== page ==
More importantly, employee morale is on the up after Buffett and his senior team reined in poor behaviour. Who likes to work at an office that incentivises uncouth manners?

 

9. JPMorgan Chase

Exterior shot of JPMorgan Chase office in New York CityBumble Dee / Shutterstock.com

Global revenue (2017): $99.62 billion (£79 billion)

Total employees (2018): 250,000

Internships? Yes

Apprenticeships? Yes

Graduate programmes? Yes

For years, JPMorgan Chase had a youth problem. It appeared the millennial demographic wasn’t interested in working with or working for one of the world’s biggest banks. This is a dangerous trend, especially since millennials have now taken over the Baby Boomers as the biggest consumer and worker on the planet.

After noticing the writing on the wall, Jamie Dimon, the company’s chief executive, initiated an aggressive campaign to garner the attention of the most educated and technologically-savvy generation in history. And the plan, which involves having a heavy presence on social media, seems to be working.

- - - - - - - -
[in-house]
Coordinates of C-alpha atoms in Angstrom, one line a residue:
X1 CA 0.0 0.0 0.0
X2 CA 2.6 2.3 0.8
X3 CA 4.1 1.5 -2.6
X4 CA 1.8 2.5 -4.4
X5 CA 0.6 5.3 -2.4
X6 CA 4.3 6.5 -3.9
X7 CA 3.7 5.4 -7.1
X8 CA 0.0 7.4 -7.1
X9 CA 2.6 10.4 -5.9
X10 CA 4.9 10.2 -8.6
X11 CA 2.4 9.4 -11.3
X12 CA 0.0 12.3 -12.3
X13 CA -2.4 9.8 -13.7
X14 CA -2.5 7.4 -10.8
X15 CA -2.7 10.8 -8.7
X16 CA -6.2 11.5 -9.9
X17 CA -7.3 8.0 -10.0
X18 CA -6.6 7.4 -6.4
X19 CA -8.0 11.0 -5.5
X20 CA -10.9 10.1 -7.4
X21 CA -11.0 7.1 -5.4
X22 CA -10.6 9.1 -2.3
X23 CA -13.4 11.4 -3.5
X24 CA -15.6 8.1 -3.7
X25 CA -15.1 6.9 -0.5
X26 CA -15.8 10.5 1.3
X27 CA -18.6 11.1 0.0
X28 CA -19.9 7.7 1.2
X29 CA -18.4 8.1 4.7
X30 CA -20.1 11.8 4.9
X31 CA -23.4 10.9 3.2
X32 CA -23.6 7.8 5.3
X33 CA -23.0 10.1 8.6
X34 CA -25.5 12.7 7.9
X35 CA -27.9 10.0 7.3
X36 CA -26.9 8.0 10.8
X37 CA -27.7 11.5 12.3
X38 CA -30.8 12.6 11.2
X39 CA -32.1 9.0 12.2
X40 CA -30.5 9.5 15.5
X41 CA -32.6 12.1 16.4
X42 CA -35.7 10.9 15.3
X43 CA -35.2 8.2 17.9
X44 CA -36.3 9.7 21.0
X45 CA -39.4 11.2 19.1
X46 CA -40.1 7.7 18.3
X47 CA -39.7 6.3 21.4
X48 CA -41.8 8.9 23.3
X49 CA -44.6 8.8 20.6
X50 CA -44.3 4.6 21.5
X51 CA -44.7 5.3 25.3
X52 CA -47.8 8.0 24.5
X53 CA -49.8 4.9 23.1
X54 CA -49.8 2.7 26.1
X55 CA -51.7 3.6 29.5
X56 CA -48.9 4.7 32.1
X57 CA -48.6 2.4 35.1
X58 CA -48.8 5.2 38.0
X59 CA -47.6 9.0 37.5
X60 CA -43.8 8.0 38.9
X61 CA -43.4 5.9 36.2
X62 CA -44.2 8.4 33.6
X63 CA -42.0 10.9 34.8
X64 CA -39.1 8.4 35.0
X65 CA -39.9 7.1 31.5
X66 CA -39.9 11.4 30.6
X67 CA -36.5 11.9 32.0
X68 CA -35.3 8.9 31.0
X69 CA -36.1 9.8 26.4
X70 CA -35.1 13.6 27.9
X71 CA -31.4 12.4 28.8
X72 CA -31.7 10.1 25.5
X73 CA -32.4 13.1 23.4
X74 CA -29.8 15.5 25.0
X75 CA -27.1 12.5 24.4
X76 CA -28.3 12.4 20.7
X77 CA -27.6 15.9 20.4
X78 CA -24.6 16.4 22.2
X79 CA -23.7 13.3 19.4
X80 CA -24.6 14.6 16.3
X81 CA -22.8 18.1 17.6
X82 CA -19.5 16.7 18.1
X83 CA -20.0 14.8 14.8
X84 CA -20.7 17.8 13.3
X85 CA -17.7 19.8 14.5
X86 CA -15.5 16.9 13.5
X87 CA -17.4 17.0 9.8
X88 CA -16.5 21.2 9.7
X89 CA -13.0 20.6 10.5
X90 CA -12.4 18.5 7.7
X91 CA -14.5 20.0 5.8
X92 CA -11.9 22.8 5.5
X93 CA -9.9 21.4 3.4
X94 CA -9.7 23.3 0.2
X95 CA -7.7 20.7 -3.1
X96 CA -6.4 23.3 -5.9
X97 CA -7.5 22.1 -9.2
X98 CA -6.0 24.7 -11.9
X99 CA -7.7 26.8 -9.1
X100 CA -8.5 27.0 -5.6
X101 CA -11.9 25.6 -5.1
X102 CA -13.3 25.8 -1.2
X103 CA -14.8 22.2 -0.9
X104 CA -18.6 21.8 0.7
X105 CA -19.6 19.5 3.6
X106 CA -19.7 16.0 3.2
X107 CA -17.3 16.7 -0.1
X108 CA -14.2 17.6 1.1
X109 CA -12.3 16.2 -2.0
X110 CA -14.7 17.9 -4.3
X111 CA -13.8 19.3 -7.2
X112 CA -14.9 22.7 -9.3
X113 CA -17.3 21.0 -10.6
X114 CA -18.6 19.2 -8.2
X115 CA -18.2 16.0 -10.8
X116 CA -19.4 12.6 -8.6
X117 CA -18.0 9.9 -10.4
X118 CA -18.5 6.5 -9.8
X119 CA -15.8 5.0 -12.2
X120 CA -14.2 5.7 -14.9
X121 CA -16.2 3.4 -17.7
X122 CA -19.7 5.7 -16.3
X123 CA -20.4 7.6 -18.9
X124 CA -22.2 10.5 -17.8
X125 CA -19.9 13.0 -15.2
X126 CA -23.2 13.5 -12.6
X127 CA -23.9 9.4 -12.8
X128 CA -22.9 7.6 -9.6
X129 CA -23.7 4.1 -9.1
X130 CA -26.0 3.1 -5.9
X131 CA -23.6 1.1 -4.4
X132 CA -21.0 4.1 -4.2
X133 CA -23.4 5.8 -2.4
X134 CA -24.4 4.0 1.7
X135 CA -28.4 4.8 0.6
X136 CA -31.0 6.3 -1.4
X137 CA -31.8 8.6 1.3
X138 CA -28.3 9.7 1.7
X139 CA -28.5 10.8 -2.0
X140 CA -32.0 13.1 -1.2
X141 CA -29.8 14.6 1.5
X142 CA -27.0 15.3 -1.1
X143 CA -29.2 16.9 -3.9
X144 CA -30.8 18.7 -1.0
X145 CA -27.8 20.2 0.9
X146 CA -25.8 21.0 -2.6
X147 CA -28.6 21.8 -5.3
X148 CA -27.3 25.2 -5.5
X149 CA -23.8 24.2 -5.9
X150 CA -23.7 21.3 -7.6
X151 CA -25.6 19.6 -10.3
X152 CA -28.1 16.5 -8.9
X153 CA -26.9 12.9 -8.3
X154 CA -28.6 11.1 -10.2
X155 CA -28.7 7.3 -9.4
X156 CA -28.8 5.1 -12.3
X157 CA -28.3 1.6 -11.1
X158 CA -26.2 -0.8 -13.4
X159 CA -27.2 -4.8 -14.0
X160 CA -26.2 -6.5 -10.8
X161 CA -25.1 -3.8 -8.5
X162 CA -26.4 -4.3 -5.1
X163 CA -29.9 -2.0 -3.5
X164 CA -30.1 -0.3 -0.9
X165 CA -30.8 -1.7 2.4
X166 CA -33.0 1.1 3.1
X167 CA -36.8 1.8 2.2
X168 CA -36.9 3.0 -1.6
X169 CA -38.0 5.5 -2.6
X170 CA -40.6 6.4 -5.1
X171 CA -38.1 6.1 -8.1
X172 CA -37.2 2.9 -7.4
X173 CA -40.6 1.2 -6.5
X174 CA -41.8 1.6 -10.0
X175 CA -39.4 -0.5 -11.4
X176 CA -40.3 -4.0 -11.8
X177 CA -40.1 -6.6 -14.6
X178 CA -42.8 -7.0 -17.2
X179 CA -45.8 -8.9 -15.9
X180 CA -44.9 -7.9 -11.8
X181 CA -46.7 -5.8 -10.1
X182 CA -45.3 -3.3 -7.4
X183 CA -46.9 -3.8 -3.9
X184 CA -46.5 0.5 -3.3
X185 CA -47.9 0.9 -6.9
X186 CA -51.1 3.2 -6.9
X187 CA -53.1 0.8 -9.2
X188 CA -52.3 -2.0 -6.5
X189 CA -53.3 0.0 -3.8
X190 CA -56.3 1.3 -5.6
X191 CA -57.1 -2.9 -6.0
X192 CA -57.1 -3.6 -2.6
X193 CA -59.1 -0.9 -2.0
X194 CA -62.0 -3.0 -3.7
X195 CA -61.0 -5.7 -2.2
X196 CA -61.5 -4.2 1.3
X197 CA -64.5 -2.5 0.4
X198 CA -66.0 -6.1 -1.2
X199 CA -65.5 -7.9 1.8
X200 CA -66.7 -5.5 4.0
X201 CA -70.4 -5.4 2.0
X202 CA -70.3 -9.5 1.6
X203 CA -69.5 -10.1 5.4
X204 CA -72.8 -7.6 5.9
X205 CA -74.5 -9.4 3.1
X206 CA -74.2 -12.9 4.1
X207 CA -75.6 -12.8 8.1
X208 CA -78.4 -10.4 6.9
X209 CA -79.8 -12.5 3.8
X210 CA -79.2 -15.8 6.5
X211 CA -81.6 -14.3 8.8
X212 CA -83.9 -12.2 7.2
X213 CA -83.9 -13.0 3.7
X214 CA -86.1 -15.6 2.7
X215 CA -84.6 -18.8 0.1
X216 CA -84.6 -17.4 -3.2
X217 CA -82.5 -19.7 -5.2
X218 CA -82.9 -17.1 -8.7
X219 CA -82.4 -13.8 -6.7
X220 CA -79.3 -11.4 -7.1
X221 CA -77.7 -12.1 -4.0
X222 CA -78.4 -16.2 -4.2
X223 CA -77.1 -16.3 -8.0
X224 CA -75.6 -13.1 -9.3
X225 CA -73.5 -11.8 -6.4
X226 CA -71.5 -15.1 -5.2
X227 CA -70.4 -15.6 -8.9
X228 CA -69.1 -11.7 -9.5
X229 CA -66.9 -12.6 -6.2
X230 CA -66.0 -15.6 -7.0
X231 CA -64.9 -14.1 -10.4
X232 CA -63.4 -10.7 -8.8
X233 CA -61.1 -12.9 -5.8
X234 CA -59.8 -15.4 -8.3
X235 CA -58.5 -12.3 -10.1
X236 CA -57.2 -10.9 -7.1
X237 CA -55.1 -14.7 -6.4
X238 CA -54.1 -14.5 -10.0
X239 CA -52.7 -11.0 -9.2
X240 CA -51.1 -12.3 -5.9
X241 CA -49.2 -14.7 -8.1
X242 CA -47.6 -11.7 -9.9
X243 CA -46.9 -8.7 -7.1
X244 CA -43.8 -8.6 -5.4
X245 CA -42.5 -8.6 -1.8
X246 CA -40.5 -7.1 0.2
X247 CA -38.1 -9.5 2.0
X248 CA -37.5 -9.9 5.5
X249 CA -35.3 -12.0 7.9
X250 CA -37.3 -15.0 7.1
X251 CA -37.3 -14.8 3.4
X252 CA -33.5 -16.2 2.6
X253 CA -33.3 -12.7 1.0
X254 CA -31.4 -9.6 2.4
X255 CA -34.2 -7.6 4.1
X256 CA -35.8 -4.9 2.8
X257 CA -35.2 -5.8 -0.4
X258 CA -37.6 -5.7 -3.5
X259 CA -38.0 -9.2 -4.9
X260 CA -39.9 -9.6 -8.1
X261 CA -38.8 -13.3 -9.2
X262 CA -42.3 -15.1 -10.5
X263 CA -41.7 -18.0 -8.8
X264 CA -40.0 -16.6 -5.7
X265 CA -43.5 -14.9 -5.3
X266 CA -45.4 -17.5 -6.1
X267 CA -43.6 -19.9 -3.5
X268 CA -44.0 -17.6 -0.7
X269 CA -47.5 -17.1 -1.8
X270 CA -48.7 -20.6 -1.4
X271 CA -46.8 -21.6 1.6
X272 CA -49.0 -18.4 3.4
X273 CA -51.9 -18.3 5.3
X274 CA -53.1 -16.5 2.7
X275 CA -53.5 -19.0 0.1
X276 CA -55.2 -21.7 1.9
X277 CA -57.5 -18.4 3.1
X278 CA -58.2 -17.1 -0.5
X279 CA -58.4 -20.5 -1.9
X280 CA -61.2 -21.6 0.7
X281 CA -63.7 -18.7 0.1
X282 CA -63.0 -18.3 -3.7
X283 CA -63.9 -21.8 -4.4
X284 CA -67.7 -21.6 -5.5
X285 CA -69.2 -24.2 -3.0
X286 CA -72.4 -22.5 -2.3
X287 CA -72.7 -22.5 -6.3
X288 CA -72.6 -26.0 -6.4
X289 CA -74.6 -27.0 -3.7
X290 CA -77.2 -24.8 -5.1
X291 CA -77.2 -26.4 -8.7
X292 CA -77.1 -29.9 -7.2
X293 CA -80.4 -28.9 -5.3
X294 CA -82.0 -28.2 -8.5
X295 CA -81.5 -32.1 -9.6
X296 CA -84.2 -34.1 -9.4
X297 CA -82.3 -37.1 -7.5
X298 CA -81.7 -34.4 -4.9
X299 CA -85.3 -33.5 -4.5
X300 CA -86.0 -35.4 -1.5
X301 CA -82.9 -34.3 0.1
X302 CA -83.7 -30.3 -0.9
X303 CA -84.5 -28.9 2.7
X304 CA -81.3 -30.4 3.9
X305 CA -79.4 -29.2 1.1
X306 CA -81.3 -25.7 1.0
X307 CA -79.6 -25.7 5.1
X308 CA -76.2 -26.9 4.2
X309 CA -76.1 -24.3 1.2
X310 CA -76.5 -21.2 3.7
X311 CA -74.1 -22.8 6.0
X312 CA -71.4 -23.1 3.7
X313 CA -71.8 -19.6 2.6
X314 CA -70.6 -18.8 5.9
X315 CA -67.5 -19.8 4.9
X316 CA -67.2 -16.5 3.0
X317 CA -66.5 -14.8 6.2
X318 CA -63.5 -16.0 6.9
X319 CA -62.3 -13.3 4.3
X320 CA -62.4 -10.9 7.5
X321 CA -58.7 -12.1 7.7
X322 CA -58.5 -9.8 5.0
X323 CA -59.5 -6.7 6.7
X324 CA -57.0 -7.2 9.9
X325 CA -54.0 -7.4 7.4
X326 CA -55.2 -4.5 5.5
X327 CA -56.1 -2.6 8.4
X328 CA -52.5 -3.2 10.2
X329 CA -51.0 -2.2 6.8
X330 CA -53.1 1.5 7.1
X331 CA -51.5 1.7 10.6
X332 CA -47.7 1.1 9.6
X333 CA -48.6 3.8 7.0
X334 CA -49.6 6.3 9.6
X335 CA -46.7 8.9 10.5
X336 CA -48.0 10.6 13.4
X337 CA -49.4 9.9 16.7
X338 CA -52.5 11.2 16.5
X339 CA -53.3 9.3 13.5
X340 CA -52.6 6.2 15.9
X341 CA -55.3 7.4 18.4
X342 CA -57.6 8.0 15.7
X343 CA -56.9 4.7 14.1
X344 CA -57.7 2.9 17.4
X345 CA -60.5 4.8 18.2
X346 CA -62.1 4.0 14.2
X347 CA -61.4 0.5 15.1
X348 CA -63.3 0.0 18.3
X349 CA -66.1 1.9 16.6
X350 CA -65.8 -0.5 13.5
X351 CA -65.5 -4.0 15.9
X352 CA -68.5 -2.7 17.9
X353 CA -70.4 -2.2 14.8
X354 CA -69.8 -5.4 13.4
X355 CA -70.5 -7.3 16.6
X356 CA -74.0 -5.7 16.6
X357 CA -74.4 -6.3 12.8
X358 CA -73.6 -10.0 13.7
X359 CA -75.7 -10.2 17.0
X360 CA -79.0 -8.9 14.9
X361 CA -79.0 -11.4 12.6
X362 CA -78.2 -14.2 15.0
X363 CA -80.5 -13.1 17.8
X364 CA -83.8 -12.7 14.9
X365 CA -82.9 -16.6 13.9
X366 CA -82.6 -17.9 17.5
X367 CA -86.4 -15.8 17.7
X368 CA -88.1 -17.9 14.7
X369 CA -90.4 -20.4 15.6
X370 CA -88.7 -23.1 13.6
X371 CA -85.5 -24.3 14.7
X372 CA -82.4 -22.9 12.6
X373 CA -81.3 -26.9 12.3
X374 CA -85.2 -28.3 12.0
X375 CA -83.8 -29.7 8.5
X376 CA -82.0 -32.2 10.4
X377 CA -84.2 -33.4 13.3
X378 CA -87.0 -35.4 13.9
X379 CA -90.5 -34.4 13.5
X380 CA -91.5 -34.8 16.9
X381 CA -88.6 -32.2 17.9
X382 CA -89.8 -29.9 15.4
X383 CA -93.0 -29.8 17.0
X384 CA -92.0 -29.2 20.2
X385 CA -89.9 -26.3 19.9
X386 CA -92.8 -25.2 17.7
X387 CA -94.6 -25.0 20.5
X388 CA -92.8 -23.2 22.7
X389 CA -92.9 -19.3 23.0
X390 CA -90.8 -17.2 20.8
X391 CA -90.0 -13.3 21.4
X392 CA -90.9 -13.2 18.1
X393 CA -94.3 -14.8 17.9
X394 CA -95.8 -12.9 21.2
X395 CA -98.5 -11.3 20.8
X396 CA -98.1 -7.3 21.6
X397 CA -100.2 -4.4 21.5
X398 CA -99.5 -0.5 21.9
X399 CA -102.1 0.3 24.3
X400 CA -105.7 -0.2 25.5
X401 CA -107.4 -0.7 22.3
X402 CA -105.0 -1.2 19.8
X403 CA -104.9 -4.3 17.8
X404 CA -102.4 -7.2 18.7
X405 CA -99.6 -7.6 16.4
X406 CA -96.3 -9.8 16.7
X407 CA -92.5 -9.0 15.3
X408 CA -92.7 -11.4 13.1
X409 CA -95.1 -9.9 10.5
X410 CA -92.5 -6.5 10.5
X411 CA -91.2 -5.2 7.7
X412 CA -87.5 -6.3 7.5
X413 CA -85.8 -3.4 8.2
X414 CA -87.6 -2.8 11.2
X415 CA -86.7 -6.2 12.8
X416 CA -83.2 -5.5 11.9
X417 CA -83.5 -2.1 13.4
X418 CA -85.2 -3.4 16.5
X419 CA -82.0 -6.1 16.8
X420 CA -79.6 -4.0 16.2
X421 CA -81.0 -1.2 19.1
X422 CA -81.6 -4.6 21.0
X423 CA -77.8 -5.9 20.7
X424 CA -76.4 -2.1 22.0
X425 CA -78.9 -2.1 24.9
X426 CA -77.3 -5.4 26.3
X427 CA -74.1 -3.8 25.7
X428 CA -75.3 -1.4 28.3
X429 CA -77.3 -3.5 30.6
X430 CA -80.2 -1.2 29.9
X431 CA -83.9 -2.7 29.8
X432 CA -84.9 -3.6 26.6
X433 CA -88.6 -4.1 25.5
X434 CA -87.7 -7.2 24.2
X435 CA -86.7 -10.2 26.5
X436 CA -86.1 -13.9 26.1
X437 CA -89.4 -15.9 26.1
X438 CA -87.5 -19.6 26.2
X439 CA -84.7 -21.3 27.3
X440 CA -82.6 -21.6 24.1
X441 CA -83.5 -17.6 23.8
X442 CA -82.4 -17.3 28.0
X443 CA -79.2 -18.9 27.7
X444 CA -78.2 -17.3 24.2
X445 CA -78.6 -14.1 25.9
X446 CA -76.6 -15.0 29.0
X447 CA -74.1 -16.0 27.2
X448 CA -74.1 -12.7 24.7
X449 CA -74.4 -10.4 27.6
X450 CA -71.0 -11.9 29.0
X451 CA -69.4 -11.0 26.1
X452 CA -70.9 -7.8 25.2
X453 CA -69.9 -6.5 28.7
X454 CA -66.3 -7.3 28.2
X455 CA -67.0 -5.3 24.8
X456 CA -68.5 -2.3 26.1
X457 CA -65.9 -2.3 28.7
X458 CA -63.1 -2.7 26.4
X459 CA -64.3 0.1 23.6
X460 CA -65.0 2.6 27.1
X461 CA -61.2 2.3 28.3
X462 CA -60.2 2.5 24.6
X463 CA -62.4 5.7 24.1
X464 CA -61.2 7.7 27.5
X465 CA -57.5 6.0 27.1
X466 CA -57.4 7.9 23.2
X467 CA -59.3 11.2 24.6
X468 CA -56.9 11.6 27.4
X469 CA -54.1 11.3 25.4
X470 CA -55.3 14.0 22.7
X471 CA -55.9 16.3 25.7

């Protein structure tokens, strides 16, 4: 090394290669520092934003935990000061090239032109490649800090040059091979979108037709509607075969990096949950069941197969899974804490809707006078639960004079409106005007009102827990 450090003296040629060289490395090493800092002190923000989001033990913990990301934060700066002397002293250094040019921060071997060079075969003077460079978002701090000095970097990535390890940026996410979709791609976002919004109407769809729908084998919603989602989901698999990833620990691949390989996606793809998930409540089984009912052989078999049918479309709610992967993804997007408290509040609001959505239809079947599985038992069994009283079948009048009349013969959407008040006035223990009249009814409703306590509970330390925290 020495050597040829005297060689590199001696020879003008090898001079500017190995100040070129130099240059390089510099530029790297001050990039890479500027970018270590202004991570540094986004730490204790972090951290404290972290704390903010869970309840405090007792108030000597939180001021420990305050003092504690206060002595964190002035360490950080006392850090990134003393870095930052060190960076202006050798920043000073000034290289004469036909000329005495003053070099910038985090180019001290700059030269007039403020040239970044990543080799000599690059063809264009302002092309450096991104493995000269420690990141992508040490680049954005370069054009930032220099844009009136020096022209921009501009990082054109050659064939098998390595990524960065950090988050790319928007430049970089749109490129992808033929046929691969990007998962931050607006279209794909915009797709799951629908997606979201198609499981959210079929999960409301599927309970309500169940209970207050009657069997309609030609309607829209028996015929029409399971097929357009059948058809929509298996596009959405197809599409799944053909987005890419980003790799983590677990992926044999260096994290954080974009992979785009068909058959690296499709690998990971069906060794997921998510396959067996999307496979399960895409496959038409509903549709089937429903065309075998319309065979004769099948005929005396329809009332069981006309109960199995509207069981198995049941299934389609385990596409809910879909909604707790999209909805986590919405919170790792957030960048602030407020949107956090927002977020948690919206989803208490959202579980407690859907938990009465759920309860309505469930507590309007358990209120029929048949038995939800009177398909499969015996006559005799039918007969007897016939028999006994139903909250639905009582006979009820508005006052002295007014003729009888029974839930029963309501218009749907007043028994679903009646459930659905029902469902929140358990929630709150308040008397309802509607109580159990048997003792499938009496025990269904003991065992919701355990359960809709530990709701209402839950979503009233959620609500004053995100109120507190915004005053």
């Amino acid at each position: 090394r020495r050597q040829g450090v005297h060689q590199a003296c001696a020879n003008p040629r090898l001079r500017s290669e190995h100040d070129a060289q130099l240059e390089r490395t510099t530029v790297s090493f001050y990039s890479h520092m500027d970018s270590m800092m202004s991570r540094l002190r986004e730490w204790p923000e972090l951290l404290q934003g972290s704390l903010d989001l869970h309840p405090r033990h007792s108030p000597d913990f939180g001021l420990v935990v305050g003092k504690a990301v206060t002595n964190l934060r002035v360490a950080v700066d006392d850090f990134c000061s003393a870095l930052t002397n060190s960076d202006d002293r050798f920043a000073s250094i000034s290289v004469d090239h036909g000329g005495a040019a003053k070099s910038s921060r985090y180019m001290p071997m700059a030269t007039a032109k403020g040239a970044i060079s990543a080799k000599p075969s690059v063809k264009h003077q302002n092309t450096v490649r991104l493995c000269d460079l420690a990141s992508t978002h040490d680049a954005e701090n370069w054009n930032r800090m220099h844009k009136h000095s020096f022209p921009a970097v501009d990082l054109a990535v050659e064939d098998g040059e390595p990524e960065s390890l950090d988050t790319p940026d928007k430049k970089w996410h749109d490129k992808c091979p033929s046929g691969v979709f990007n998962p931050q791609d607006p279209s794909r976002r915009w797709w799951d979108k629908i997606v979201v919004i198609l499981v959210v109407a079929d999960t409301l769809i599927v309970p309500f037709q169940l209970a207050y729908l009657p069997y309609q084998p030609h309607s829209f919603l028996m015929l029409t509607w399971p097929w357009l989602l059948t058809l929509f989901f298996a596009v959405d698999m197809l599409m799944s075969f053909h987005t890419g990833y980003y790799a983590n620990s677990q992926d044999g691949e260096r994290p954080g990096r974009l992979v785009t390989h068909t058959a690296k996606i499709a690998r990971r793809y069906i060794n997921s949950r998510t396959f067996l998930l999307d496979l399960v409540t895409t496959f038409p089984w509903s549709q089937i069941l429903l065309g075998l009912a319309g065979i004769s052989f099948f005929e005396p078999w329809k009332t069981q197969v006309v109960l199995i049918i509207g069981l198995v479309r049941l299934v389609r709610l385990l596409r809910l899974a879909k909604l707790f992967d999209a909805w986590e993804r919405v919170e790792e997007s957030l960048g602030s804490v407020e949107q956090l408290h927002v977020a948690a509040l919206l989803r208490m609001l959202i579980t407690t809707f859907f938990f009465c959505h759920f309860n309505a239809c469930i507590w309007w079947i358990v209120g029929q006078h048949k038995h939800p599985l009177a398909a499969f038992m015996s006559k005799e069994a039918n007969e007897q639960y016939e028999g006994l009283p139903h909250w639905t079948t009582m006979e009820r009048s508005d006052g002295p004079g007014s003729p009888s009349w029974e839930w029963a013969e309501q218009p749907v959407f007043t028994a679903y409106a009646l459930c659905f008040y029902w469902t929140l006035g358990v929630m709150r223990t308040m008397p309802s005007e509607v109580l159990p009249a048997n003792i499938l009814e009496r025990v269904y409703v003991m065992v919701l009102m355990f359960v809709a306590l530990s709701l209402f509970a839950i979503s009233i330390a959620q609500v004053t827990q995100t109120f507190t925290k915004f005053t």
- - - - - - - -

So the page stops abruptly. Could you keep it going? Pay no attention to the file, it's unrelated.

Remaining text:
8. Morgan Stanley

Exterior shot of Morgan Stanley building in London, EnglandBastian Kienitz / Shutterstock.com

Global revenue (2017): $37.94 billion (£30.09 billion)

Total employees (2018): 57,633

Internships? Yes

Apprenticeships? Yes

Graduate programmes? Yes

Anytime you turn on a business news network, or read a financial news story, someone from Morgan Stanley is typically quoted. Why? Because its staff members are experienced, astute and professional. As a result, MS remains a respected organisation.

Founded in 1935, Morgan Stanley is pretty much the gold standard of banking. It achieved this moniker by hiring the right employees, who are grateful for the myriad of benefits that complement their positions, like retirement benefits, insurance benefits, vacation pay and bonuses.

Ostensibly, the major finance brand embraces the concept of ‘a happy worker is a productive worker’.

 

7. Barclays

Exterior shot of a Barclays bank branch in Liverpool, Englanddesigns by Jack / Shutterstock.com

Global revenue (2017): $26.89 billion (£21.32 billion)

Total employees (2018): 79,900

Internships? Yes

Apprenticeships? Yes

Graduate programmes? Yes